The Meat Industry Is Licking Its Chops Over Obama’s Massive Trade Deal

shutterstock_150923441

Originally published in Mother Jones

The Meat Industry Is Licking Its Chops Over Obama’s Massive Trade Deal

by Tom Philpott

The US meat industry scored a big victory this week when world leaders hammered out an agreement that would reduce trade barriers across the Pacific: from the United Sates, Canada, Mexico, Peru, and Chile on this side to Australia, New Zealand, Japan, Malaysia, Brunei, Vietnam, and Singapore on the other.

President Barack Obama has made passing the Trans-Pacific Partnership, or the TPP, the signature goal of his second term. Now it goes to Capitol Hill for approval—which it will likely get, given that back in June, Congress granted the president “fast track” authority to negotiate trade deals, meaning that it will be considered in up-down, simple-majority votes in both chambers, with no chance of amendment or filibuster.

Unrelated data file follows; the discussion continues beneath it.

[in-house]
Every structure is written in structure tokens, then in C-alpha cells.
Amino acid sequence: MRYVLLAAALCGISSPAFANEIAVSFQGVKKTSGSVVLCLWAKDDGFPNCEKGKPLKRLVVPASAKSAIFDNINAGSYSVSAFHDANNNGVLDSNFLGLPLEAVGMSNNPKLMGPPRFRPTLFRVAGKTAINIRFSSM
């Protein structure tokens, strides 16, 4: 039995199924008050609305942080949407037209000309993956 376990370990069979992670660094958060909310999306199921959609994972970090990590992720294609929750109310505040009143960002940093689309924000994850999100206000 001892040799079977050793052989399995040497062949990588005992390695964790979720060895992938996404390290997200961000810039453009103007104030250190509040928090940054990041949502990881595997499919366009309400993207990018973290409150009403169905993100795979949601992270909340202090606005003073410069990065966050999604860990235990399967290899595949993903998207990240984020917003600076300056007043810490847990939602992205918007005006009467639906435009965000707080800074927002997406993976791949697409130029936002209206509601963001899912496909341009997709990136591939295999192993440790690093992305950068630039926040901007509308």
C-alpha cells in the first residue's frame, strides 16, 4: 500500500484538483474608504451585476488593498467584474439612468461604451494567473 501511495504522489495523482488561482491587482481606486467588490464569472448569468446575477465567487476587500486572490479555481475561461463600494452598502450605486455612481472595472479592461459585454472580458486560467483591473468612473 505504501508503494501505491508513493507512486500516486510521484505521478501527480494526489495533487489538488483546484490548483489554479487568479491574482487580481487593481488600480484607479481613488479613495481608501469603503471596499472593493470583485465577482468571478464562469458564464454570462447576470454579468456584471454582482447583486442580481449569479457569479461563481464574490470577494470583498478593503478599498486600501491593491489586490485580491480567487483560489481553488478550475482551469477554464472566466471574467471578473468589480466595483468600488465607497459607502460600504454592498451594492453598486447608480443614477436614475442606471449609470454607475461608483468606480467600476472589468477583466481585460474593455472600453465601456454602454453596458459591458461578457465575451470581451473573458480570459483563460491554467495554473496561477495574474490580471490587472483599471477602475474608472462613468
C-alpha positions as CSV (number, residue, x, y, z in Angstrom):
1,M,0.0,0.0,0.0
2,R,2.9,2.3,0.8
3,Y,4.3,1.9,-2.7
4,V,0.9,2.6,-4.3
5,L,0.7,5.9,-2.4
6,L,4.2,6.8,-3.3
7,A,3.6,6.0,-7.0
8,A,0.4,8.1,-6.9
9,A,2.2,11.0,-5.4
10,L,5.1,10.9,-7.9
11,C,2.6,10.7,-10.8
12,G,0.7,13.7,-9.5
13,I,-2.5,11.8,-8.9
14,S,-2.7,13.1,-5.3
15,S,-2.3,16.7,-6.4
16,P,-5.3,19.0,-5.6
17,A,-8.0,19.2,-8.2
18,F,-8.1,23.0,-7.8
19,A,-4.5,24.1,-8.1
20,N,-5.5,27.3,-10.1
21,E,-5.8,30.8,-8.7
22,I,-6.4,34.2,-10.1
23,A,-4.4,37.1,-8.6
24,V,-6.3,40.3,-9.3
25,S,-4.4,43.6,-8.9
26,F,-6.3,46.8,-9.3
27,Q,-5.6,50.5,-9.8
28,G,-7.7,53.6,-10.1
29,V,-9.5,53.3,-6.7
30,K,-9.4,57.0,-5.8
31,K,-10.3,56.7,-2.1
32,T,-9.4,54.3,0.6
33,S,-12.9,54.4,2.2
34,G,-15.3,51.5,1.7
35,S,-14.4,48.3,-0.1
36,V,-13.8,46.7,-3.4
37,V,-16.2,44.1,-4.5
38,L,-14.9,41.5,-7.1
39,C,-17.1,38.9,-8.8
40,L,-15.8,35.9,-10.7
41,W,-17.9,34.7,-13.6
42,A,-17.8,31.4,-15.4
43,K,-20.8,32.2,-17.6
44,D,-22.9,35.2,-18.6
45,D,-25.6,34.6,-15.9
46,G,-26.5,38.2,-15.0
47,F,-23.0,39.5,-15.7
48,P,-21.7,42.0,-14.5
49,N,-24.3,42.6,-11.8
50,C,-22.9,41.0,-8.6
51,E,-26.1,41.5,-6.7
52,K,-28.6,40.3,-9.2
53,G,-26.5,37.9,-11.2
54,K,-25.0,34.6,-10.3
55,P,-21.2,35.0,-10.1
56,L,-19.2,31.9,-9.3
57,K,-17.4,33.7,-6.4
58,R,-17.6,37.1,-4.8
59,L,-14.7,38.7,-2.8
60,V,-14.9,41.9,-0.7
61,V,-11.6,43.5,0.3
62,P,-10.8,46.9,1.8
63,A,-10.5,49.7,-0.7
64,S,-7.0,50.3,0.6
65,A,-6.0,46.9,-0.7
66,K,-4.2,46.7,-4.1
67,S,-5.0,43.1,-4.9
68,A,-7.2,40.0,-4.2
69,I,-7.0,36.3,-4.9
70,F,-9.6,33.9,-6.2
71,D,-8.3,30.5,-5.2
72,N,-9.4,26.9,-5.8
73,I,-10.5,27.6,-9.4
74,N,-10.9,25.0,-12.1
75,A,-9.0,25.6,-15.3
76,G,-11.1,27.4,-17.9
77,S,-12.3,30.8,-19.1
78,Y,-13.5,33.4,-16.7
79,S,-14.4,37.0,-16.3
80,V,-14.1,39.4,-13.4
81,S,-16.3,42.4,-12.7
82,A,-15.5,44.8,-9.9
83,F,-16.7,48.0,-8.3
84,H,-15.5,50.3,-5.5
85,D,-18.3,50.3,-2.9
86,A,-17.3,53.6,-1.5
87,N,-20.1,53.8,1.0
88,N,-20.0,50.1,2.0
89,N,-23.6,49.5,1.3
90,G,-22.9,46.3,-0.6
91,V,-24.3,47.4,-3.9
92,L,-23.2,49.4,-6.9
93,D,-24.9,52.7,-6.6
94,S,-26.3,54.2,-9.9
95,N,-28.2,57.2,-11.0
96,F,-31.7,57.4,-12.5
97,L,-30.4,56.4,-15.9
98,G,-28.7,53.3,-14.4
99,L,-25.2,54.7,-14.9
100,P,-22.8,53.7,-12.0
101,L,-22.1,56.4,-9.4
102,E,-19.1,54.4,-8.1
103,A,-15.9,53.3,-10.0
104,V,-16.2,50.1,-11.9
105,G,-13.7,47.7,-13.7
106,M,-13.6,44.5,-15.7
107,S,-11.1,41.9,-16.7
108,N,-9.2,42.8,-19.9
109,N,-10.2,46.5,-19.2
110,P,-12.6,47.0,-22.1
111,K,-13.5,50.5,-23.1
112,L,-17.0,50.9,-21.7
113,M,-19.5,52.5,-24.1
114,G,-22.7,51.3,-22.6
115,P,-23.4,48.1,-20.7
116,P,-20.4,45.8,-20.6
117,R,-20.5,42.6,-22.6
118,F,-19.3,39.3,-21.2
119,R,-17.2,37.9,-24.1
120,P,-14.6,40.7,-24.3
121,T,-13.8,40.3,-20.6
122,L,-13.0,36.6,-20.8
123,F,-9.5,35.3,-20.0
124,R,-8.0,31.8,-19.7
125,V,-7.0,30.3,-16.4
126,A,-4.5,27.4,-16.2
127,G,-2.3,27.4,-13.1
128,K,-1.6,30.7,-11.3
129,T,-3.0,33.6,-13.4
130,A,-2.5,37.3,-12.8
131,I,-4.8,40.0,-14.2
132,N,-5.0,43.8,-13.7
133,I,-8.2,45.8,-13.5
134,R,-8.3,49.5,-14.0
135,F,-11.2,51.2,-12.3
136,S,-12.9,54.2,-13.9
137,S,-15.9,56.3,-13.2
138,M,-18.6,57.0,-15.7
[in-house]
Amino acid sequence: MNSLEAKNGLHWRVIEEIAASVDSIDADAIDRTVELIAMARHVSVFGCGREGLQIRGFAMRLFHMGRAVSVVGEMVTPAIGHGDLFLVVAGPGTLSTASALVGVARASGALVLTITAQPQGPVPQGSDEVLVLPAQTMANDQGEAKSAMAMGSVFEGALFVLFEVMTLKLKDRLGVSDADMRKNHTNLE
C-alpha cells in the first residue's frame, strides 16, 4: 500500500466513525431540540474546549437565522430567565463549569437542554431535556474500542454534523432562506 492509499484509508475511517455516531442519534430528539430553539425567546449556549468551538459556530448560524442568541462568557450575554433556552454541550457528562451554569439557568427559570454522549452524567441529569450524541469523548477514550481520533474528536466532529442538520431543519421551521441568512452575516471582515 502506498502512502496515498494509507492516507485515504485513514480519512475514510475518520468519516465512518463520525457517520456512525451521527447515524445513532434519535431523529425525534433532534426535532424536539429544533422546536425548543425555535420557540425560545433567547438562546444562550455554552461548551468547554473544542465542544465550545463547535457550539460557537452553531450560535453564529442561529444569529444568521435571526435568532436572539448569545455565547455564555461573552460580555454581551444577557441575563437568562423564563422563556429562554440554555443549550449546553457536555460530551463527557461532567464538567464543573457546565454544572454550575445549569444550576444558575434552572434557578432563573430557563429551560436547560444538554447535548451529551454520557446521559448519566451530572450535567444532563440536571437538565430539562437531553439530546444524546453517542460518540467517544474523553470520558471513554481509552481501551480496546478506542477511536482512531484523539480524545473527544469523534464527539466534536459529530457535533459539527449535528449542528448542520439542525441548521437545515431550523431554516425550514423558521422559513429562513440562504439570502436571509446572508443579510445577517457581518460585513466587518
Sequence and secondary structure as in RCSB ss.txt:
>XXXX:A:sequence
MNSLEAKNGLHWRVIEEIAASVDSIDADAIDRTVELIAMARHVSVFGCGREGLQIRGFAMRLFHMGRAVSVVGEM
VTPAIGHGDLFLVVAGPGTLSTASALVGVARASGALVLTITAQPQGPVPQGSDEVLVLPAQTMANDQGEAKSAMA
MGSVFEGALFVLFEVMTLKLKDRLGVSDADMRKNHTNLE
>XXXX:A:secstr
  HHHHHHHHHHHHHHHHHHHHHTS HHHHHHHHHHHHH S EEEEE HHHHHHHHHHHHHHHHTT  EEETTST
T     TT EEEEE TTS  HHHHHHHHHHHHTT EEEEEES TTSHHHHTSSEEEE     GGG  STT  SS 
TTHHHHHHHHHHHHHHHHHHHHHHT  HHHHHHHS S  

So how would the TPP affect Big Meat in the United States? The industry is currently facing stagnant domestic demand for its product as Americans eat less meat. The TPP would open markets in countries that currently protect domestic farmers with tariffs. Japan, for example, agreed to slash its tariff on imported beef from 38 percent to 9 percent over the next 15 years—likely making it much easier for American importers to gain a foothold. Because the pact has been negotiated in secret and few details about it have been released, it’s impossible to estimate how big of a boost the TPP will provide to US meat purveyors. But it already has industry groups doing the money dance.

TPP already has meat industry groups doing the money dance.